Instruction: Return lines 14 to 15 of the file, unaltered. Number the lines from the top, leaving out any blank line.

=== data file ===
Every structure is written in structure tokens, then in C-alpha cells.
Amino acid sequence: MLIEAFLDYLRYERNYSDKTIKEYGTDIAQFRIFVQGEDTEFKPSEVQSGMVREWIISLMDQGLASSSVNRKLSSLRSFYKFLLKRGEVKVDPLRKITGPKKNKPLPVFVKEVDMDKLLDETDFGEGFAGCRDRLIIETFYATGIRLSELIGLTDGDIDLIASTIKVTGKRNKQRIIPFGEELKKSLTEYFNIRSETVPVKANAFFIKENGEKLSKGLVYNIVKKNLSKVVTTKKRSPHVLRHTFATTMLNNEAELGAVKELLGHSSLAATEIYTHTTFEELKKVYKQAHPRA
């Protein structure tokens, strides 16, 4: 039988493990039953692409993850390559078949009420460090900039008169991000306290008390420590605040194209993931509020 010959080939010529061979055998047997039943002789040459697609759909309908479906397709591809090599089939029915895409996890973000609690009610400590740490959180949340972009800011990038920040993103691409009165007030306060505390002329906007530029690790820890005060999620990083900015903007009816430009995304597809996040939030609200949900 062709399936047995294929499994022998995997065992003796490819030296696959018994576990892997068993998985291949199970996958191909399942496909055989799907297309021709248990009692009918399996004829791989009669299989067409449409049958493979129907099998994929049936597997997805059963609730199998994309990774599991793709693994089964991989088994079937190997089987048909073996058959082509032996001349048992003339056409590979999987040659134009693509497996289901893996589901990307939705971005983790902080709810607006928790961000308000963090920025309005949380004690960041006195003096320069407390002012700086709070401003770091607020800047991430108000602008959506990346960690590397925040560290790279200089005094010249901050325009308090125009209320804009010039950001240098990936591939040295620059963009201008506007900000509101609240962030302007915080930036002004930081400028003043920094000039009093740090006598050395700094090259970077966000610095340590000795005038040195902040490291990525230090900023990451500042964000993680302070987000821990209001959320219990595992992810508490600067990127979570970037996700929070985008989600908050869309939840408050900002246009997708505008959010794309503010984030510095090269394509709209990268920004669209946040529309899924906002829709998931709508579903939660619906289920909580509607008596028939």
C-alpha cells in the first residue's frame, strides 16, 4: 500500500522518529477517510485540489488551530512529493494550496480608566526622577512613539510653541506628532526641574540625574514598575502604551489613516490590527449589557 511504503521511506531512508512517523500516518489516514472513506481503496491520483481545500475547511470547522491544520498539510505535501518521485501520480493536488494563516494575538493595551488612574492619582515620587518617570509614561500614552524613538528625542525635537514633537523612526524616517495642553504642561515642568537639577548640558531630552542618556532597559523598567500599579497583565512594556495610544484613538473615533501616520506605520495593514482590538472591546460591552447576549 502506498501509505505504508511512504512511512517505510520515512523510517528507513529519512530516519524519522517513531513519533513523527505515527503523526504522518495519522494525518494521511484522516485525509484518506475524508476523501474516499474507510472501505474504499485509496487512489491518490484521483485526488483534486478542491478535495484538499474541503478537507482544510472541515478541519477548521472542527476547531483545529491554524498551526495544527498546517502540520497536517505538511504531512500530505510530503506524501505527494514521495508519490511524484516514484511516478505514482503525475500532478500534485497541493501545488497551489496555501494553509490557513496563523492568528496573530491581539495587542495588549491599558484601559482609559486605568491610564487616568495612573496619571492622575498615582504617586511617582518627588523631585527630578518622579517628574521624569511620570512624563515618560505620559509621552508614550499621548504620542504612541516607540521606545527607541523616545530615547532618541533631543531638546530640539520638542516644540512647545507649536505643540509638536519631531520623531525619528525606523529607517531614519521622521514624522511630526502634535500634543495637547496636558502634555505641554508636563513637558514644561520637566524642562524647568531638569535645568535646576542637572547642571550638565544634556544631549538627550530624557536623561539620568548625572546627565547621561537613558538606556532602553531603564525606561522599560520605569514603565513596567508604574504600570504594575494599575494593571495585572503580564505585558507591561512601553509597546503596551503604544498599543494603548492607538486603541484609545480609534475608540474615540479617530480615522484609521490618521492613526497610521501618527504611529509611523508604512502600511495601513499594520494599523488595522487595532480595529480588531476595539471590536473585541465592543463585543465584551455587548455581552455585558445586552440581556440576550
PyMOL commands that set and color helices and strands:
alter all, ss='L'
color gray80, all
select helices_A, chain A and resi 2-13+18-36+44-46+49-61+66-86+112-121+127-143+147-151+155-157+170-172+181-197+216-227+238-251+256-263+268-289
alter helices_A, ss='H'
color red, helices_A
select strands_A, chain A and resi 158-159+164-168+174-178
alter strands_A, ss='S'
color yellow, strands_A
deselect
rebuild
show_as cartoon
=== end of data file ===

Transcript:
deselect
rebuild